We're told over and over again how US students are falling behind their counterparts around the world. Many students have taken action by hiring international "virtual tutors" to help them with their homework.
The tutors, who communicate with students over the Internet, are inexpensive and available around the clock, making education the newest industry to be outsourced to other countries.Seems to be a "win - win" propostion for everyone right? Not according to the American Federation of Teachers. They're not happy about this development at all.
Sounds to me like the union is more concerned about job security than actually teaching the material. How many of the AFT teachers could pass the rigorous final exam for many of these classes? At a recent education conference Governor Tim Pawlenty of Minnesota, pointed out that
[T]he American Federation of Teachers, said after-school tutors should be required to pass the same rigorous certification process as public school teachers.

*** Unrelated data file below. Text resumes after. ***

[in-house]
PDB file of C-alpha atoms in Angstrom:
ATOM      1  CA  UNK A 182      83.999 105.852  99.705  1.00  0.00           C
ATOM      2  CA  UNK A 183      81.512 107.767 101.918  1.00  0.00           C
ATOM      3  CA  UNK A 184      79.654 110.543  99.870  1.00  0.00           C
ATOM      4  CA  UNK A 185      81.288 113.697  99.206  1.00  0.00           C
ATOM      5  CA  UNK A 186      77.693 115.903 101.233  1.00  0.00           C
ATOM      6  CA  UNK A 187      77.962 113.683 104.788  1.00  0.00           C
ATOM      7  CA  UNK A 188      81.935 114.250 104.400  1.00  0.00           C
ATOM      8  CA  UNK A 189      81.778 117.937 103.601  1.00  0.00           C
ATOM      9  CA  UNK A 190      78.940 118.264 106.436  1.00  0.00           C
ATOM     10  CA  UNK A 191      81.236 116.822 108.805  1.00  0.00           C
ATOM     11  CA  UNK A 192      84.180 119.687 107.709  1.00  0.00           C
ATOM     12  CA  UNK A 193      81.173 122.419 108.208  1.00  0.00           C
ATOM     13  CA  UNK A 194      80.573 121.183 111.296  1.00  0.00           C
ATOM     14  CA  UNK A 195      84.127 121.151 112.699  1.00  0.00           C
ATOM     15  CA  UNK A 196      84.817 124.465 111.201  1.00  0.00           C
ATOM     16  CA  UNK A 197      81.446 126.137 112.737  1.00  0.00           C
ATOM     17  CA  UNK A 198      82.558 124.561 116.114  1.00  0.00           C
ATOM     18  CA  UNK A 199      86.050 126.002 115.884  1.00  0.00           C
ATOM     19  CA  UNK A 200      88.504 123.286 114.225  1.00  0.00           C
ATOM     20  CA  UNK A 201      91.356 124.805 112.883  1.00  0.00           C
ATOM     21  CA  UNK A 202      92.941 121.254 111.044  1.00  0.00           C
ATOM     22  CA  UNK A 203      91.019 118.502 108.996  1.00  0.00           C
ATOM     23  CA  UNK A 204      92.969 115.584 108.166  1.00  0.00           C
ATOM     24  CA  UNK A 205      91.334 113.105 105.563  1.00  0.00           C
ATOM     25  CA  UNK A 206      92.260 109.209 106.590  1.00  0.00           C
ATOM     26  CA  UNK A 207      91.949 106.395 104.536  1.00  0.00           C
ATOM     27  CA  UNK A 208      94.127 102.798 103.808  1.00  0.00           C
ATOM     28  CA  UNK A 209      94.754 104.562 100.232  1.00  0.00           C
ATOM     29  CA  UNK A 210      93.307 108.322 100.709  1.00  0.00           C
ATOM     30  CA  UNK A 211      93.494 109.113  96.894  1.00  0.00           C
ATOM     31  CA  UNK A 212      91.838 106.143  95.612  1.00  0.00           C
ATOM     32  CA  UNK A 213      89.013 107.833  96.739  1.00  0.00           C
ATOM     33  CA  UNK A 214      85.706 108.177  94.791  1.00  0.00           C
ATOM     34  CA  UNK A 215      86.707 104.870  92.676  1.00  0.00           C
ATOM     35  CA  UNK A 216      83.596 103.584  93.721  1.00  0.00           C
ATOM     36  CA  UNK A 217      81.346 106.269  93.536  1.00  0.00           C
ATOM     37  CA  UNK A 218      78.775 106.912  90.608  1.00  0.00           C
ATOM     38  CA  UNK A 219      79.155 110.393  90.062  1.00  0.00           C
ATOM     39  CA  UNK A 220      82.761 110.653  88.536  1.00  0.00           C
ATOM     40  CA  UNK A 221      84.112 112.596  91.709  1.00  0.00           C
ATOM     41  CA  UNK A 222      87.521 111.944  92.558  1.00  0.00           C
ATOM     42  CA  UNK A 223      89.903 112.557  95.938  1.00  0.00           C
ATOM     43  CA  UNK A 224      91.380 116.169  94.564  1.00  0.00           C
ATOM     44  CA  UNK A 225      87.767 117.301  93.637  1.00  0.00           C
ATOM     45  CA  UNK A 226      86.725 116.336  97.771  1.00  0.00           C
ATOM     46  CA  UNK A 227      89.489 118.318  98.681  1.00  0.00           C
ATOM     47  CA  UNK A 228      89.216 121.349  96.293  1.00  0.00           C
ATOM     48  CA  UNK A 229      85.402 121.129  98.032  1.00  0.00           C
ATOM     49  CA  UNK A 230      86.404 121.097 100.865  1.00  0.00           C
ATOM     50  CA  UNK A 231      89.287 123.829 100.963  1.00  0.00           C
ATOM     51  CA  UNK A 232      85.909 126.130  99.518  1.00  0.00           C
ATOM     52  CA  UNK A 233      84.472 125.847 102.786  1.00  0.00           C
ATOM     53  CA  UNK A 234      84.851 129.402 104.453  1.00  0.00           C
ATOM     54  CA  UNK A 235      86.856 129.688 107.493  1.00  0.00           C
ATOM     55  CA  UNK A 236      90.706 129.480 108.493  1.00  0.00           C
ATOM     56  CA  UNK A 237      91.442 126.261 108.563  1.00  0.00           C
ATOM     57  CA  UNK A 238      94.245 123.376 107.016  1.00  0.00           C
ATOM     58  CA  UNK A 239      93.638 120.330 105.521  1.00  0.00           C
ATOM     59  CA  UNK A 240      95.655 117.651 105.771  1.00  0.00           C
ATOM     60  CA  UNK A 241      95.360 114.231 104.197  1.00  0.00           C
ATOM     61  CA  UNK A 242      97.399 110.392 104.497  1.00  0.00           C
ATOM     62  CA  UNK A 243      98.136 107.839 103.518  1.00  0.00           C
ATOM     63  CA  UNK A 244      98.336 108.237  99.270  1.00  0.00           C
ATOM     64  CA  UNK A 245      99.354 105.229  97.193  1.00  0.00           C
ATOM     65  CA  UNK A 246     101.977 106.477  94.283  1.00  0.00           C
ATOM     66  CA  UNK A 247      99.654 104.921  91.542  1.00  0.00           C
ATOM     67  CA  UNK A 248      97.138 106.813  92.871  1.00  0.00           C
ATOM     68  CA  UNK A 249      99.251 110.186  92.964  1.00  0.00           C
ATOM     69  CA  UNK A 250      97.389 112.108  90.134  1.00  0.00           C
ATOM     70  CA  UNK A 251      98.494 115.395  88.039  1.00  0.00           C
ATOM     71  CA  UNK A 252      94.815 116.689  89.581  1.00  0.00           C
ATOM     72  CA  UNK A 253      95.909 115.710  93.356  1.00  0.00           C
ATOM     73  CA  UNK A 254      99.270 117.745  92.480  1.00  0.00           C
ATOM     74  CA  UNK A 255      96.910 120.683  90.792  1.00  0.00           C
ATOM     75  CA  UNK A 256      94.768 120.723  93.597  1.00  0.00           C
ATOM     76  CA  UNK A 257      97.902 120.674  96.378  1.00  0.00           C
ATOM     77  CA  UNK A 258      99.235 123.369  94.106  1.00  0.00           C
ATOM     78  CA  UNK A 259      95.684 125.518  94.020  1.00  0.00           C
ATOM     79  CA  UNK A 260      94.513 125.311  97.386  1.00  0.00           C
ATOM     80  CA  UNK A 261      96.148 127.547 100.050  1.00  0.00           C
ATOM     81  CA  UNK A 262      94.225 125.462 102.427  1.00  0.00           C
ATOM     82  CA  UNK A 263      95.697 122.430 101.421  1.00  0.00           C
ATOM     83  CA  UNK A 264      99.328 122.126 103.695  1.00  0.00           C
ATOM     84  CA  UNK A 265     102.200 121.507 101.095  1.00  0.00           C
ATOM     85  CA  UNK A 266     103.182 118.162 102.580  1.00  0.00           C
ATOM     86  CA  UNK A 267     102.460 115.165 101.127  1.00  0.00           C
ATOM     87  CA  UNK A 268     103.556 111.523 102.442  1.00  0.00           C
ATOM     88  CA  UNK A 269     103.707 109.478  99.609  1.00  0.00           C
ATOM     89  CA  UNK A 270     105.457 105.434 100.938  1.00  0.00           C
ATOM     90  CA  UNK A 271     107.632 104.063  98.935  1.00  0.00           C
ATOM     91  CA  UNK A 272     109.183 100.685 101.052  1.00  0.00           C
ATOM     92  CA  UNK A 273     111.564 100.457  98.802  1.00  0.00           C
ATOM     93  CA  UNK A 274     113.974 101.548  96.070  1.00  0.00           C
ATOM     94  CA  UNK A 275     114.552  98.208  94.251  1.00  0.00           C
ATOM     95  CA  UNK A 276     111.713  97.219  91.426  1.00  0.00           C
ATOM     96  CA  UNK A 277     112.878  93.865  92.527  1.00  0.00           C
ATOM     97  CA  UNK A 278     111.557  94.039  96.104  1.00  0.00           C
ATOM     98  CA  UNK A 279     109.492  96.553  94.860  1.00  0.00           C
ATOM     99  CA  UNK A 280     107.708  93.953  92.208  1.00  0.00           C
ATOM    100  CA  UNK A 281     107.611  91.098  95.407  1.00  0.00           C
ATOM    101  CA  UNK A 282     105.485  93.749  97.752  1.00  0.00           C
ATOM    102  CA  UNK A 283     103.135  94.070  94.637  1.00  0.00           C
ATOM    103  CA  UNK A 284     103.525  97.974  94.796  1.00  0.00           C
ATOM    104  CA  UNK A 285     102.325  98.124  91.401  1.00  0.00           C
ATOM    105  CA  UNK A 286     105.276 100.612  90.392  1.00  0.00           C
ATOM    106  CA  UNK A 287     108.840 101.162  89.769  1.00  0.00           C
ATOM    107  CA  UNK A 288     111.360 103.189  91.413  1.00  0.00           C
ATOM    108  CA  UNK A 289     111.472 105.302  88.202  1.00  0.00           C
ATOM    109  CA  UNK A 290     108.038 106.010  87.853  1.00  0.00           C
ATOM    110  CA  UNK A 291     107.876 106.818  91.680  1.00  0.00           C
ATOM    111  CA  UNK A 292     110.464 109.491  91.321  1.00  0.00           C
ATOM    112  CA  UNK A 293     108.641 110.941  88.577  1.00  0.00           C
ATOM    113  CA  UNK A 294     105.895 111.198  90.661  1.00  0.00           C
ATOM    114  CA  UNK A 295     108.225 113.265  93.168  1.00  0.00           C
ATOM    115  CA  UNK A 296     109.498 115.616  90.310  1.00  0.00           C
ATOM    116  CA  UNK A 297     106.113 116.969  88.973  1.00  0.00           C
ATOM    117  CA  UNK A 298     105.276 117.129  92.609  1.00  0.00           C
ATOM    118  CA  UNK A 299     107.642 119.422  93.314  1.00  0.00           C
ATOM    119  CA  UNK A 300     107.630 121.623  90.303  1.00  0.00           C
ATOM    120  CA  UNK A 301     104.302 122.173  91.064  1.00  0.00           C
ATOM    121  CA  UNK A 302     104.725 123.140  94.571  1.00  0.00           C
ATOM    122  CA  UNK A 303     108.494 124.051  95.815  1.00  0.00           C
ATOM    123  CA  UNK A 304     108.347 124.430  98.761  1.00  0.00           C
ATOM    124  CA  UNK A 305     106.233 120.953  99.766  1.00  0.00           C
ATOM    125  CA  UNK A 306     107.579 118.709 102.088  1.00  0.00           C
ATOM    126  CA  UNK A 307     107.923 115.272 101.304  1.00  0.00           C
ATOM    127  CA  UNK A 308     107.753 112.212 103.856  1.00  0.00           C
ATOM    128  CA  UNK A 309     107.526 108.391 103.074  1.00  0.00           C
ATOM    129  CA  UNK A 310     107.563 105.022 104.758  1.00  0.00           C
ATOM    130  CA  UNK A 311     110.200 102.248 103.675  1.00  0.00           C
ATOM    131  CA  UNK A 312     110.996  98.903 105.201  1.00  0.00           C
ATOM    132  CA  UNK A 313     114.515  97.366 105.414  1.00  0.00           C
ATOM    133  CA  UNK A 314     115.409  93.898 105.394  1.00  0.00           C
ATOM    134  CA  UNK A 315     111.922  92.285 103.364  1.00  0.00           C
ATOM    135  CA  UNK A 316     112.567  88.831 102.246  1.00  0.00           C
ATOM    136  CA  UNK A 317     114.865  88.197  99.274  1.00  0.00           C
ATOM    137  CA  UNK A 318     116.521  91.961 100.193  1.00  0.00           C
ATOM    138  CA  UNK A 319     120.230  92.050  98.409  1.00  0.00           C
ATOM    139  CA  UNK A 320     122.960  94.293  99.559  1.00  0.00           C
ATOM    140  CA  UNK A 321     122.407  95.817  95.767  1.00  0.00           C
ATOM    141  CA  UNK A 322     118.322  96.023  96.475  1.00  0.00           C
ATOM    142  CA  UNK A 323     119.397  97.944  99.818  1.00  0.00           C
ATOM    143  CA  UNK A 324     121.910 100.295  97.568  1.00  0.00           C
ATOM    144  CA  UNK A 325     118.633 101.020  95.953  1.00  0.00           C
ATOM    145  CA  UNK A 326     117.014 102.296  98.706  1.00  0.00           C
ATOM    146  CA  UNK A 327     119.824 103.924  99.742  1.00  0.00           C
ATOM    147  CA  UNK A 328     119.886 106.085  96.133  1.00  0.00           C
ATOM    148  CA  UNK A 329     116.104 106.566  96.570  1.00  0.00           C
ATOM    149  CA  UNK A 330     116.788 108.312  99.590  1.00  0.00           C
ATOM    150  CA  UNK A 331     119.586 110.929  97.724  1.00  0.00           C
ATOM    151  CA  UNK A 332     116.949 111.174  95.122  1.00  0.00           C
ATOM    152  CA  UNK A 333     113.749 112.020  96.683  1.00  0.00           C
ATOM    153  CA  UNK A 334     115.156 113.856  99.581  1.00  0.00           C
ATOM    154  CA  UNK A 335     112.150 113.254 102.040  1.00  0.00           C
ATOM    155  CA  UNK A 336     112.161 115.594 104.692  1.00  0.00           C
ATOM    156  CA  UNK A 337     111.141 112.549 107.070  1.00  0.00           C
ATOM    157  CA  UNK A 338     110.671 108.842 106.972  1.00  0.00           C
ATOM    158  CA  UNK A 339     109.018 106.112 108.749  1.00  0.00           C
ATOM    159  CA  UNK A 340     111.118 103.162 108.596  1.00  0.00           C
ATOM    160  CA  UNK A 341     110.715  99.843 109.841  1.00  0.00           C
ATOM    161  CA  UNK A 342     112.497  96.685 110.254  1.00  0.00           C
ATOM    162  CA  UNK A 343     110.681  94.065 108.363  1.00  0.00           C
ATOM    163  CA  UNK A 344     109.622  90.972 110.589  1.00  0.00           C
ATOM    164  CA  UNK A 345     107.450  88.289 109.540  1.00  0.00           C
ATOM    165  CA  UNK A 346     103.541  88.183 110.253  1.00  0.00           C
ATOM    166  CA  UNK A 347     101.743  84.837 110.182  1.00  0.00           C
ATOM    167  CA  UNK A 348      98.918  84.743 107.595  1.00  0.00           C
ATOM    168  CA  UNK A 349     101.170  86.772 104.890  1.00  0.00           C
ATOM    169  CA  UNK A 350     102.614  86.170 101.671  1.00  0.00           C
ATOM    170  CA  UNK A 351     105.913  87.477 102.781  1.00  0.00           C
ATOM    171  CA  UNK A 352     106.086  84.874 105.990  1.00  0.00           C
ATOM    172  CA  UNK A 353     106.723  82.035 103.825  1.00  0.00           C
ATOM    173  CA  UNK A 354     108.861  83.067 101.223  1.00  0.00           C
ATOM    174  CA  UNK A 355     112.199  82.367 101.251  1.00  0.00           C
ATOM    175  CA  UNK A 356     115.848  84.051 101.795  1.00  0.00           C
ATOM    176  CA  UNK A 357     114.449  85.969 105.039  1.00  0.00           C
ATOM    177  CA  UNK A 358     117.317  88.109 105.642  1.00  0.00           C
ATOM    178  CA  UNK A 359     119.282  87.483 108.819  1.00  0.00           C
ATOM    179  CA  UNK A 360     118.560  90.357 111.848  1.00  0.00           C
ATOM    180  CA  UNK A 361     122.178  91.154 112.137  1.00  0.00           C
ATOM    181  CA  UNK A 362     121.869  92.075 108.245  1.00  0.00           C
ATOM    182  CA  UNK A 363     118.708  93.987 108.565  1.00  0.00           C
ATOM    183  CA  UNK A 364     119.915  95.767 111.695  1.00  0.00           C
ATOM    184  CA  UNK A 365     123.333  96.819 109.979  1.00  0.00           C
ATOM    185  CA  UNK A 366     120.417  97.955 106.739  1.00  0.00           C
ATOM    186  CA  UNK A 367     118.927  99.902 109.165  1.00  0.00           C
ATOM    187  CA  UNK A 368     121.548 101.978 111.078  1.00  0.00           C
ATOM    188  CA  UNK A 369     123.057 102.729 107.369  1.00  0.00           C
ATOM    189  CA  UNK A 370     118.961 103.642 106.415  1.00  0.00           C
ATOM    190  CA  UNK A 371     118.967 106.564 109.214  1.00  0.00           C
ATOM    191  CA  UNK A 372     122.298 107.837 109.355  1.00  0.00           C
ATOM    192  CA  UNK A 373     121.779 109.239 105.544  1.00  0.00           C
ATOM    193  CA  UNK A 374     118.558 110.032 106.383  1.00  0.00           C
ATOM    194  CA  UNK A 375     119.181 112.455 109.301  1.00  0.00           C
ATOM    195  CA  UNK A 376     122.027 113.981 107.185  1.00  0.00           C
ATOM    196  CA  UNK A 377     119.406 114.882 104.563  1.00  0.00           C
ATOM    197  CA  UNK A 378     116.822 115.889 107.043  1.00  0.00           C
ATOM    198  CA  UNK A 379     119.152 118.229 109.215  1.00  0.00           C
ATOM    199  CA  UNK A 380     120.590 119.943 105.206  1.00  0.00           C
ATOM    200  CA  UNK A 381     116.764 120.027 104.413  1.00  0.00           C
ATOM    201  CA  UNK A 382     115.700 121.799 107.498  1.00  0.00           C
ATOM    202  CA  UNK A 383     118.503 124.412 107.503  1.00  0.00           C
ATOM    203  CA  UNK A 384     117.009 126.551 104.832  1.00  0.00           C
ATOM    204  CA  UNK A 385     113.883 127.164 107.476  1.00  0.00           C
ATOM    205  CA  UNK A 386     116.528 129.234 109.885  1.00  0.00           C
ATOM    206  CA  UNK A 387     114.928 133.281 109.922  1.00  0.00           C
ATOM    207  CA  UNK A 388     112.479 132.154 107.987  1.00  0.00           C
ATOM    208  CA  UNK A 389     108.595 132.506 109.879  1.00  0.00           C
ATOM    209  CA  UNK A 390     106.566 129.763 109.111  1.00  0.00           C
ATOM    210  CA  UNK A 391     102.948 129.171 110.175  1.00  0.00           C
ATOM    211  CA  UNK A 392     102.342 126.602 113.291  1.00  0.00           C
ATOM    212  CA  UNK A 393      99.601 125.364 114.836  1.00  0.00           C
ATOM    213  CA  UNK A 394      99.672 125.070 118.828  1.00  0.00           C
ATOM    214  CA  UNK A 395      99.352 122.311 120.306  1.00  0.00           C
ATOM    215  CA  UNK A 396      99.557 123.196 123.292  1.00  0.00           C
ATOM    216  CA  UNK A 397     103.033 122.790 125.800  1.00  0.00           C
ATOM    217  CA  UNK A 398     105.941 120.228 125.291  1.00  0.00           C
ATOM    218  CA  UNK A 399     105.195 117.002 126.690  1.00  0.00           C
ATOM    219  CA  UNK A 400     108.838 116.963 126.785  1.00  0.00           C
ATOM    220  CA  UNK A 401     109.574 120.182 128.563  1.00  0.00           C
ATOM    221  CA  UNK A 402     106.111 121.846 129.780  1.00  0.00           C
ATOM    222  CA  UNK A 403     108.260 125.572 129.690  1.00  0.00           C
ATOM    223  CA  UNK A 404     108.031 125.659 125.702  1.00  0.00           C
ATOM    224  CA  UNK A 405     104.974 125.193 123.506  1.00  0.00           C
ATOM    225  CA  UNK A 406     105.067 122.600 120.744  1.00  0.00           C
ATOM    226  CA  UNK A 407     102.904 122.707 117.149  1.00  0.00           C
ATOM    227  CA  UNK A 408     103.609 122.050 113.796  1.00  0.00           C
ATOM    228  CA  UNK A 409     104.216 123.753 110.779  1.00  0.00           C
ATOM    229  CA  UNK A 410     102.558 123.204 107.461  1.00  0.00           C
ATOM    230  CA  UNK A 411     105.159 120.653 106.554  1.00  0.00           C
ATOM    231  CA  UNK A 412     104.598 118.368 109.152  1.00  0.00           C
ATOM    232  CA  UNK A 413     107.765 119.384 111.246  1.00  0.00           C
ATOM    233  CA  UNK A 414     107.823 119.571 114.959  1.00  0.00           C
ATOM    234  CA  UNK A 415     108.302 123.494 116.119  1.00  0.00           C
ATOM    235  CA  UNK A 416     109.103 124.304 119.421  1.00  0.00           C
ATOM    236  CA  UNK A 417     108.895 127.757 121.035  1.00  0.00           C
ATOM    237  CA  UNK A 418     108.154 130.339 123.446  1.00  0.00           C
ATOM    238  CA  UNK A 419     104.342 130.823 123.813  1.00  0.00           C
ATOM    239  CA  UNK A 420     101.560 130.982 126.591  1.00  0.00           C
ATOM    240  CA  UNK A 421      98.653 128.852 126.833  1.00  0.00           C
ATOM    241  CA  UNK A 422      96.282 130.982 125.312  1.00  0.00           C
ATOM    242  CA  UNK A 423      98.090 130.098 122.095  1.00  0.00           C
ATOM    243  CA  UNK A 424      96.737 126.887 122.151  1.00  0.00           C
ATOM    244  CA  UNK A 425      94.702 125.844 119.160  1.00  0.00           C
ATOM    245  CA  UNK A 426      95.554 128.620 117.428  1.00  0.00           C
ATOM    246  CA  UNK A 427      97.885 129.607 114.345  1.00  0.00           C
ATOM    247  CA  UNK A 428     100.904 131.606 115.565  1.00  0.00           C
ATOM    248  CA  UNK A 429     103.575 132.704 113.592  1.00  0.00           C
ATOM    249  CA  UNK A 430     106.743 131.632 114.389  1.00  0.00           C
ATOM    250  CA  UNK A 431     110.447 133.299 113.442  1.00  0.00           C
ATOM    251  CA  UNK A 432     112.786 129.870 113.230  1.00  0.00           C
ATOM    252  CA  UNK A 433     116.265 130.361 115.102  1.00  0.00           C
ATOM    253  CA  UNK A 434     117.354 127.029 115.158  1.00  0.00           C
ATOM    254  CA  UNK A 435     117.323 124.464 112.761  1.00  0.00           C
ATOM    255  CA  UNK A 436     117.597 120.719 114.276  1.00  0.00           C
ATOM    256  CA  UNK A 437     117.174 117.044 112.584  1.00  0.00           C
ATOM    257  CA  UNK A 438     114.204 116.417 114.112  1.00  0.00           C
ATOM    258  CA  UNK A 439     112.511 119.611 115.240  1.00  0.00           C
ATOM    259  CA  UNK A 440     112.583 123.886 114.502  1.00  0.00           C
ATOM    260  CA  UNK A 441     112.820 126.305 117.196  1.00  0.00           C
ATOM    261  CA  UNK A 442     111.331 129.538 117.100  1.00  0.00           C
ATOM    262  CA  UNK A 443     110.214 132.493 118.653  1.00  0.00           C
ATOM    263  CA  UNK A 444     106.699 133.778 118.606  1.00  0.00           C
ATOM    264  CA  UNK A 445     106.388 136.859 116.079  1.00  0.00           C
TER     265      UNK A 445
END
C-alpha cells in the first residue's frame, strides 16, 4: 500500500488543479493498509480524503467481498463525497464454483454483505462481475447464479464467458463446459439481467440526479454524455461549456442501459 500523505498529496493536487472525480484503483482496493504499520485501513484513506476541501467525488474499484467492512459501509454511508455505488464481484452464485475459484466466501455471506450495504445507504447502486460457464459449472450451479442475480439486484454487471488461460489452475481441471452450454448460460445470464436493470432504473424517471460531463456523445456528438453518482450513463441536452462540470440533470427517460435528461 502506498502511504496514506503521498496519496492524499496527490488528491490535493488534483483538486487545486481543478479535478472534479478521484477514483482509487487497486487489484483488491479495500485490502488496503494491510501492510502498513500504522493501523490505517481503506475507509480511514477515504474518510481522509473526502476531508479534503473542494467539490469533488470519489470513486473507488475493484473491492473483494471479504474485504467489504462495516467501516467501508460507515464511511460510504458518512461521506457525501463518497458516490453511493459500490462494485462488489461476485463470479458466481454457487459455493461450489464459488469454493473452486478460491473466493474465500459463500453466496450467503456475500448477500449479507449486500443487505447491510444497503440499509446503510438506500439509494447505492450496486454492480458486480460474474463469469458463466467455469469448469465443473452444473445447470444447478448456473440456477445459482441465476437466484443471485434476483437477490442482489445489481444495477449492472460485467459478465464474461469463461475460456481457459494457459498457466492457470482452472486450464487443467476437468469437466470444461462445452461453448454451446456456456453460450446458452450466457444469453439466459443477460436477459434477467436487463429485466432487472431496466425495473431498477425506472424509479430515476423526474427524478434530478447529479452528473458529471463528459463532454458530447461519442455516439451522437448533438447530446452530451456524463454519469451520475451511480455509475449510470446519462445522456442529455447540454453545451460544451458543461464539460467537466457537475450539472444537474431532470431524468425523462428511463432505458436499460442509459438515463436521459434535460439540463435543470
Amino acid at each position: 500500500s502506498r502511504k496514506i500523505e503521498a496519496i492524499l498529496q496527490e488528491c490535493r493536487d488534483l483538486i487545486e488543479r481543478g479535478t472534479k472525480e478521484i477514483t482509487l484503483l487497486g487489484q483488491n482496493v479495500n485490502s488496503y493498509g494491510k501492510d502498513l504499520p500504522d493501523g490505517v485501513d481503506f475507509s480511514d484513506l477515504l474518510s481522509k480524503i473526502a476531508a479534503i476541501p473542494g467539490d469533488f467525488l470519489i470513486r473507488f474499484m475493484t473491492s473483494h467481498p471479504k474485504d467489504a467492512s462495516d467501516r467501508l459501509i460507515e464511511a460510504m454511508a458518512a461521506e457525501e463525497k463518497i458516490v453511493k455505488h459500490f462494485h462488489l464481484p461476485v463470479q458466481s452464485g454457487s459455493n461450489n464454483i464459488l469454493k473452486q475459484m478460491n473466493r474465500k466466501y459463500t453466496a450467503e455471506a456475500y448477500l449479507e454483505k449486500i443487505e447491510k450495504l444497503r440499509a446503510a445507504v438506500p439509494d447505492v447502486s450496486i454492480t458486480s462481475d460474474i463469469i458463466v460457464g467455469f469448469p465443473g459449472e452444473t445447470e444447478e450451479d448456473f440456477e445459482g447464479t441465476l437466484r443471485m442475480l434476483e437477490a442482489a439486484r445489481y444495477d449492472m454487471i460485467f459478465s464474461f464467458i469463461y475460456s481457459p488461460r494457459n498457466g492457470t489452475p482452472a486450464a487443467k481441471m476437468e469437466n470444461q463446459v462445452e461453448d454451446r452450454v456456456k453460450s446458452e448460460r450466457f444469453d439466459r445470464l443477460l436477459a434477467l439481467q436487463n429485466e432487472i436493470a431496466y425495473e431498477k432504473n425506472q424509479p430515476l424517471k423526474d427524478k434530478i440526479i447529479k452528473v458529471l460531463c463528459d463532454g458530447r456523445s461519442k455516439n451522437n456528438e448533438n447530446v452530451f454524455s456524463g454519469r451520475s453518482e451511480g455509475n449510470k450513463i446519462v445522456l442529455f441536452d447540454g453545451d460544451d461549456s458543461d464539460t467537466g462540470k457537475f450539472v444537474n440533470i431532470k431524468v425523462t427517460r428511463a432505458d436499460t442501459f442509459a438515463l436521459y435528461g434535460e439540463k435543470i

"Quality control doesn't end at 3 o'clock when the school bell rings," he said. "If you need a highly qualified teacher in school at 2:59, you should have a qualified teacher as a tutor after school at 3:01."
the aggregate number of college graduates who take up teaching represent the bottom third of scores on the ACT and the SAT.Maybe before we think about No Child Left Behind, we should think about No Teacher Left Behind! Let's make sure that teachers can pass the test before we require it of students. And if these tutors are helping with subjects such as physics and statistics, some how I just don't think that the "rigorous certification" process would be that much of a problem for them, do you?
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